Hong Kong’s Causeway Bay Top Retail Strip Despite Protests


Hong Kong's Causeway Bay retail strip remains the most expensive retail precinct in terms of rental value globally, despite escalating anti-government protests that have gripped the Chinese-ruled city for nearly six months.

According to Cushman & Wakefield's annual Main Streets Across the World report, which tracks rents for 448 locations across 68 markets, found that the shopping strip regained top spot despite Hong Kong's economy shrinking by 3.2 per cent from the previous quarter.

Hong Kong, one of the world's top luxury destinations, has long drawn high-end brands attracted by the flow of visitors from mainland China seeking tax-free consumer goods.

Chinese shoppers, which make up about 80 per cent of the city's overall tourists, declined by 35 per cent over the month of September.

Retail sales, which have fallen for eight consecutive months as violence continue to deter tourists and reduce local consumption, fell a further 18.3 per cent ($5.6 billion) over September compared to a year earlier.

Despite this, retail rents in Hong Kong have remained resilient in the face of the mounting pressures—although the outlook is more uncertain.

RankLocationCityRent Q 2019 $AU/sf/year
1Causeway BayHong Kong$4,041
2Upper Fifth AvenueNew York$3,312
3New Bond StreetLondon$2,523
4Avenue de Champs ElyseesParis$2,176
5Via MontenapoleoneMilan$2,130
7Pitt Street MallSydney$1,584

According to the report, the Asia Pacific region is in a relatively strong position, with rents in over 80 per cent of locations covered either rising or stable.

Five of the top 10 global streets were in Europe, with four in Asia and just one in the US.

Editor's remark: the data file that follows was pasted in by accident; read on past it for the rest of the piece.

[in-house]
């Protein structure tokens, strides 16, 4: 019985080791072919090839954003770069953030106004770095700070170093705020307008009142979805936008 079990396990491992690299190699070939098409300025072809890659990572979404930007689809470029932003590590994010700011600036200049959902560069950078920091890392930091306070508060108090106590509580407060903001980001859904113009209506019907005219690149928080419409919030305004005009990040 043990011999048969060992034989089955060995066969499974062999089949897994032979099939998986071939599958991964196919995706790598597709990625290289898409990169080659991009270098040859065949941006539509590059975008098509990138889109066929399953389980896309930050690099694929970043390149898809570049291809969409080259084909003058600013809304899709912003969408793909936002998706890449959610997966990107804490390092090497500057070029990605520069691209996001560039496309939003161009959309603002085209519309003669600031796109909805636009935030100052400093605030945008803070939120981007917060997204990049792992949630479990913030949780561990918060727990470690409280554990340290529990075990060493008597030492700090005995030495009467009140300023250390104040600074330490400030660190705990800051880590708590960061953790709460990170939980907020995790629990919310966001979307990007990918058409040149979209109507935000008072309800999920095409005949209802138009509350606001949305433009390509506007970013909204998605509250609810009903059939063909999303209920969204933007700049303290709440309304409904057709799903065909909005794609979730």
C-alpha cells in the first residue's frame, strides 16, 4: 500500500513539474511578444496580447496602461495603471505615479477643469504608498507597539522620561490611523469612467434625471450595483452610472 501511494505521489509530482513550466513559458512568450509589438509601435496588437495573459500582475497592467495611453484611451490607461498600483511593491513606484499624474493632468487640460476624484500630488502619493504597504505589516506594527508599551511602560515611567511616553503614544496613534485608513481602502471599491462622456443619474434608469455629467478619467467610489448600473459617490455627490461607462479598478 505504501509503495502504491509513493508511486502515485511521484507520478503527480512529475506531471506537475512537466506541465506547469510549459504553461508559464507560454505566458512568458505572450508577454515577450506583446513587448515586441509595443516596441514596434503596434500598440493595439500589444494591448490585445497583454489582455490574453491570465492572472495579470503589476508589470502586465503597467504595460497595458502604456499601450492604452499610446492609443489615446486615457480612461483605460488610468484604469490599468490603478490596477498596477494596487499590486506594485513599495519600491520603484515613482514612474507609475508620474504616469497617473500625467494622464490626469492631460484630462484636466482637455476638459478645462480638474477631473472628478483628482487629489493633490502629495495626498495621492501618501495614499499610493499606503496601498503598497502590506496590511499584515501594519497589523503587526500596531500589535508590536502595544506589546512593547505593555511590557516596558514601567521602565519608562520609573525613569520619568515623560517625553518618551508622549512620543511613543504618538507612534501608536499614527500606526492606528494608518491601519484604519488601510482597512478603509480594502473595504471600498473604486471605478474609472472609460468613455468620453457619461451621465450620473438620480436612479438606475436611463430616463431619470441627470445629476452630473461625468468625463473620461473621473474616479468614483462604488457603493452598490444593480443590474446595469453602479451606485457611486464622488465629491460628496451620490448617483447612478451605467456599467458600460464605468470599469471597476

Despite rents in some parts of the Australian market softening, most notably in CBD strip retail areas, rents in higher footfall locations such as Pitt Street and Bourke Street have held firm.

Retail rents for Pitt Street Mall, which regained seventh place, grew more than any other top 10 ranked global retail location lifting by 17.9 per cent over the year.

The central Sydney shopping strips growth has been driven by demand from retailers for flagship stores and growing store footprints among major cosmetics and luxury brands.

Thanks in part to the approaching Olympic Games and the recently completed Rugby World Cup, Ginza in Japan has also been on the rise with rents at the surrounding streets lifting as well.

“The tenant’s needs being not that strong, the inbound demand that has been boasting prosperity is also changing,” Cushman & Wakefield head of retail services Japan Isao Suga said

“The demand is not expected to become a downtrend soon after the Olympics, it is important to keep examining it carefully.”

The Rugby World Cup contributed to inbound tourists to Japan increasing by 5.2 per cent in September compared to the year before, with 400,000 international visitors adding $6 billion to the Japanese economy.

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